César Alvarez, a playwright and
composer and lyricist, addressed an audience gathered in an auditorium on the
campus of NC A&T University on Nov. 1 for a reading of the Emily Mann play Greensboro: A Requiem.
“The story of the Greensboro
Massacre is one of violent white supremacy, so this story contains violent
white supremacy and other kinds of supremacy,” said Alvarez, a Greensboro
native who is named after César Cauce, one of five antiracist activists slain in
1979. Alvarez identifies as “part of the survivor community”
are slurs in this play,” Alvarez continued. “There’s the N-word. There’s the
K-word. There’s the F-word — not ‘fuck.’ There’s maybe that, too, but we’re
gonna say that.”
asked the readers — dozens of Greensboro residents seated in numbered chairs on
stage like an orchestra — to substitute “N-word,” “K-word” and “F-word” for the
actual words. Although it might feel awkward, Alvarez suggested looking at the
substitution as “device of theatrical distancing” that would not only allow “us
to be safe in our community,” but also “to open ourselves more to the story.”
In previous experiences, Alvarez said, “it was actually quite intense because
it allowed us to engage with this hatefulness differently.”
in 1996. When the play was first produced, the events that inspired it —
concluding with the third trial in 1985 — were scarcely a decade old. Now, the
play is more than 20 years old. But it still conveys the immediacy of the
violence that ruptured a sunny day in the low-income housing project of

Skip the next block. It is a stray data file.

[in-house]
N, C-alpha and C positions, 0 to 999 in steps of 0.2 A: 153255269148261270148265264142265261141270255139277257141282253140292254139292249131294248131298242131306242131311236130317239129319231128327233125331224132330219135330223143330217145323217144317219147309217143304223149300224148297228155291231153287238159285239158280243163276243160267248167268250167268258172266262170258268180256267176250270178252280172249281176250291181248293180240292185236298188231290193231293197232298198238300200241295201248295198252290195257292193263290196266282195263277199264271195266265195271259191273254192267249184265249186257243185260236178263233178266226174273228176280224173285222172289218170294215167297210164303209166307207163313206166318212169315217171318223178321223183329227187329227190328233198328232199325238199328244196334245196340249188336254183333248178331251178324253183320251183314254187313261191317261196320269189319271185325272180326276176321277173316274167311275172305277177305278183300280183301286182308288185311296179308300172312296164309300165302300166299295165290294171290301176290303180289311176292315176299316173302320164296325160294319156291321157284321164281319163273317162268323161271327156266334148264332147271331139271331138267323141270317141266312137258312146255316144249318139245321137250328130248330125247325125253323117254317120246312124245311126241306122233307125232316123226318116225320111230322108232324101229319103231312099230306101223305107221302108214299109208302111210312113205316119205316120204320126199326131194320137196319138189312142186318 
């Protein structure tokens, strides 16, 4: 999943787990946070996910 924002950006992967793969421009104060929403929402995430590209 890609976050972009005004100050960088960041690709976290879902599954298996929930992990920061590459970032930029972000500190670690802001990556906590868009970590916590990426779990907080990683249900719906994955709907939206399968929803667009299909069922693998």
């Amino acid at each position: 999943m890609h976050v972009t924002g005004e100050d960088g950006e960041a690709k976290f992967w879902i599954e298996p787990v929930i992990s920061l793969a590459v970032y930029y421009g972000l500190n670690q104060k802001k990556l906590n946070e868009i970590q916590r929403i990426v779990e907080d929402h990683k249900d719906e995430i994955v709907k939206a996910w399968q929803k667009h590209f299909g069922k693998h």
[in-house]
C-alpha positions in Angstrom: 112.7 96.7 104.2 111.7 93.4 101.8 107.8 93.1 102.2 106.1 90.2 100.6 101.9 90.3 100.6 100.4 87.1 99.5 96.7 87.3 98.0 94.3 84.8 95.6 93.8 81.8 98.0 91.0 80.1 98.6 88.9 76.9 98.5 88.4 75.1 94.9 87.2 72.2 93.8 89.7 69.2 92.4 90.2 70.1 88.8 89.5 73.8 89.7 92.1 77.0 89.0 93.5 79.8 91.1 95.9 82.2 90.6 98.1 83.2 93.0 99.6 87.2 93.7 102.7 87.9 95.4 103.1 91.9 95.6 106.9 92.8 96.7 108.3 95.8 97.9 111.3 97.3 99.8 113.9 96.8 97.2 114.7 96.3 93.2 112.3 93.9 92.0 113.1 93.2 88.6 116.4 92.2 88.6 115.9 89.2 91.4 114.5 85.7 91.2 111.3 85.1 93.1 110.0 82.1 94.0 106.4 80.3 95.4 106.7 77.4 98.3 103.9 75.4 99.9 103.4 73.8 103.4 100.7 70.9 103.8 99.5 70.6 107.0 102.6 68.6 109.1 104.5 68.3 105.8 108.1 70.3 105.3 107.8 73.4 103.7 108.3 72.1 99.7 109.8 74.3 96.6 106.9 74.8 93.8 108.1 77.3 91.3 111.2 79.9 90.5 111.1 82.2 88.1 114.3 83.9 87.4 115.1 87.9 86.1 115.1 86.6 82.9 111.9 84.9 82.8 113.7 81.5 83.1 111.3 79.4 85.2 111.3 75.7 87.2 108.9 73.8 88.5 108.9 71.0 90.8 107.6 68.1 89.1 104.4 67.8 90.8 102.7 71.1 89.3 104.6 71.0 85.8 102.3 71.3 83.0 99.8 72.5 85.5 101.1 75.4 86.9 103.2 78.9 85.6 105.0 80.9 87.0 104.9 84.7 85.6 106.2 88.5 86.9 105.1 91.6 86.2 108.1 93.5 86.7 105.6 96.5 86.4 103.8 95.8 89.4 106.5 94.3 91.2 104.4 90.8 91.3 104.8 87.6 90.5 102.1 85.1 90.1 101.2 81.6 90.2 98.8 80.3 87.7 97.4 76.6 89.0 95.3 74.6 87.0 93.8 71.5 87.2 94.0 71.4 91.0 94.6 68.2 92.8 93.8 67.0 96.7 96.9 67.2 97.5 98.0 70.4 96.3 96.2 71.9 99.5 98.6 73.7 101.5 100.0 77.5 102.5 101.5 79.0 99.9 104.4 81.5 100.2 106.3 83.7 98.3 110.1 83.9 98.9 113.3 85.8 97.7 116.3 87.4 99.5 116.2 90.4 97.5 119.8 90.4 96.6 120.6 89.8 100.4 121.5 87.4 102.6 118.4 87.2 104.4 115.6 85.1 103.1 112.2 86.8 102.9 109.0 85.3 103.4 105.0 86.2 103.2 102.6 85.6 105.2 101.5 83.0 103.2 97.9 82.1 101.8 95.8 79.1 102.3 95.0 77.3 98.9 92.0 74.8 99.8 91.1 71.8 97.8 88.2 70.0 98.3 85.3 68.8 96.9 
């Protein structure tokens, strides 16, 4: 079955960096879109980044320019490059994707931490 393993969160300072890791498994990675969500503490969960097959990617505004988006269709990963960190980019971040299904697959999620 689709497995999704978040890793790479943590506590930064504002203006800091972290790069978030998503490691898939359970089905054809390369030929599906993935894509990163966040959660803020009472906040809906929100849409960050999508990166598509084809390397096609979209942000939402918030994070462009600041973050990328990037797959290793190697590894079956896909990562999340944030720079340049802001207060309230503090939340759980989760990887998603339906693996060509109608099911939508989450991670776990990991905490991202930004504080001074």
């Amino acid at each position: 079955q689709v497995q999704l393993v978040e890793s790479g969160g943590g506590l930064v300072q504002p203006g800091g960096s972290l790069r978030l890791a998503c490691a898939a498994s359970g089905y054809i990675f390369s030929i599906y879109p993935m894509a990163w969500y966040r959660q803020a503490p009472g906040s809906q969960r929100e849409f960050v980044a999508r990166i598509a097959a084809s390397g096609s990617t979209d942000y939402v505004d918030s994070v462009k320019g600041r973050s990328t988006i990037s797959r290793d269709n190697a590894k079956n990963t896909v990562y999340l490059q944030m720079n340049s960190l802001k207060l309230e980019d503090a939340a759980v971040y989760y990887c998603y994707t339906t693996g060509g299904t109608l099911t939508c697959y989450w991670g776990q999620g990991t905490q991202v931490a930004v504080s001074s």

Morningside Homes in Greensboro on Nov. 3, 1979. And Mann’s exploration of how
the massacre shattered the survivors and how the white power movement has
shapeshifted in the years since still feels relevant.
one of the greatest honors of my life to have been entrusted with this story,”
Mann said before the reading in Greensboro, “and I want to thank all the
survivors and the community for their belief in me over all these years of
work. And I hope that giving back to the community in this way will be an act
overlapping voices of the Communist Workers Party members from 1979 wrestling
with the threat of Ku Klux Klan violence scarcely sound dated. It’s easy to
imagine the antiracists who have been engaged in weekly confrontations with
armed neo-Confederates in Pittsboro over the past two months saying, “Do we
stay home behind closed doors and tremble?… Do we say ridiculous things like,
‘This is a quarrel between two hate groups?’… Do we make public statements to
the press saying we deplore violence/ then do nothing?… THE KLAN MUST NOT BE
ALLOWED TO GROW!… Armed self-defense is the only defense.”
as with today, when white-supremacist activism masquerades as anticommunism,
the Klan and Nazi shooters were acquitted in the second trial — a federal criminal
proceeding based on alleged civil rights violations — through an argument that
their actions were motivated by anticommunism as opposed to racism.
indictment used a very narrow statute of the civil rights law,” says Lewis
Pitts, the lawyer for the survivors. “They made it so you had to prove racial
animus — a racial motivation for the murders — so the defense used anticommunism